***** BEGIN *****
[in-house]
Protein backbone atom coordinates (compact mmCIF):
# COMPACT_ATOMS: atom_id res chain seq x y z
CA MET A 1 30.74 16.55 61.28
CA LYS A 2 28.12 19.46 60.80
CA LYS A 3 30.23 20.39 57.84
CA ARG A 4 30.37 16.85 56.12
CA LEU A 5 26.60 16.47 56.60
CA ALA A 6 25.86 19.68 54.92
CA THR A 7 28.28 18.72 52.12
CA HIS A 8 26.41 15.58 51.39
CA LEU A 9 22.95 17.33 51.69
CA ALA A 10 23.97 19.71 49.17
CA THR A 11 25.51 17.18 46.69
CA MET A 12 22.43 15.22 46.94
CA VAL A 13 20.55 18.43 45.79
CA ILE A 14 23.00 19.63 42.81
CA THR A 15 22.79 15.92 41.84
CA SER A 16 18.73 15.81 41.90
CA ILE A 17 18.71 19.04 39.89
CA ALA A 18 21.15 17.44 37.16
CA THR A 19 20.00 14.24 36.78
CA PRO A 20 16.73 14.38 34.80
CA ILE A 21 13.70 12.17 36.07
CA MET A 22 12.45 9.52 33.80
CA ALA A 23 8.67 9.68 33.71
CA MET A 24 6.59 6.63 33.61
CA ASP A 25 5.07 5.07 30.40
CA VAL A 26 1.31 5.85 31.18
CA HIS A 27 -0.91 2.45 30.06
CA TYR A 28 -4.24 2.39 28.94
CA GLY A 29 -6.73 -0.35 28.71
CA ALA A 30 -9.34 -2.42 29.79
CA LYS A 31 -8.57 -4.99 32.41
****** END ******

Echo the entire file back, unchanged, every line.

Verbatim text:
[in-house]
Protein backbone atom coordinates (compact mmCIF):
# COMPACT_ATOMS: atom_id res chain seq x y z
CA MET A 1 30.74 16.55 61.28
CA LYS A 2 28.12 19.46 60.80
CA LYS A 3 30.23 20.39 57.84
CA ARG A 4 30.37 16.85 56.12
CA LEU A 5 26.60 16.47 56.60
CA ALA A 6 25.86 19.68 54.92
CA THR A 7 28.28 18.72 52.12
CA HIS A 8 26.41 15.58 51.39
CA LEU A 9 22.95 17.33 51.69
CA ALA A 10 23.97 19.71 49.17
CA THR A 11 25.51 17.18 46.69
CA MET A 12 22.43 15.22 46.94
CA VAL A 13 20.55 18.43 45.79
CA ILE A 14 23.00 19.63 42.81
CA THR A 15 22.79 15.92 41.84
CA SER A 16 18.73 15.81 41.90
CA ILE A 17 18.71 19.04 39.89
CA ALA A 18 21.15 17.44 37.16
CA THR A 19 20.00 14.24 36.78
CA PRO A 20 16.73 14.38 34.80
CA ILE A 21 13.70 12.17 36.07
CA MET A 22 12.45 9.52 33.80
CA ALA A 23 8.67 9.68 33.71
CA MET A 24 6.59 6.63 33.61
CA ASP A 25 5.07 5.07 30.40
CA VAL A 26 1.31 5.85 31.18
CA HIS A 27 -0.91 2.45 30.06
CA TYR A 28 -4.24 2.39 28.94
CA GLY A 29 -6.73 -0.35 28.71
CA ALA A 30 -9.34 -2.42 29.79
CA LYS A 31 -8.57 -4.99 32.41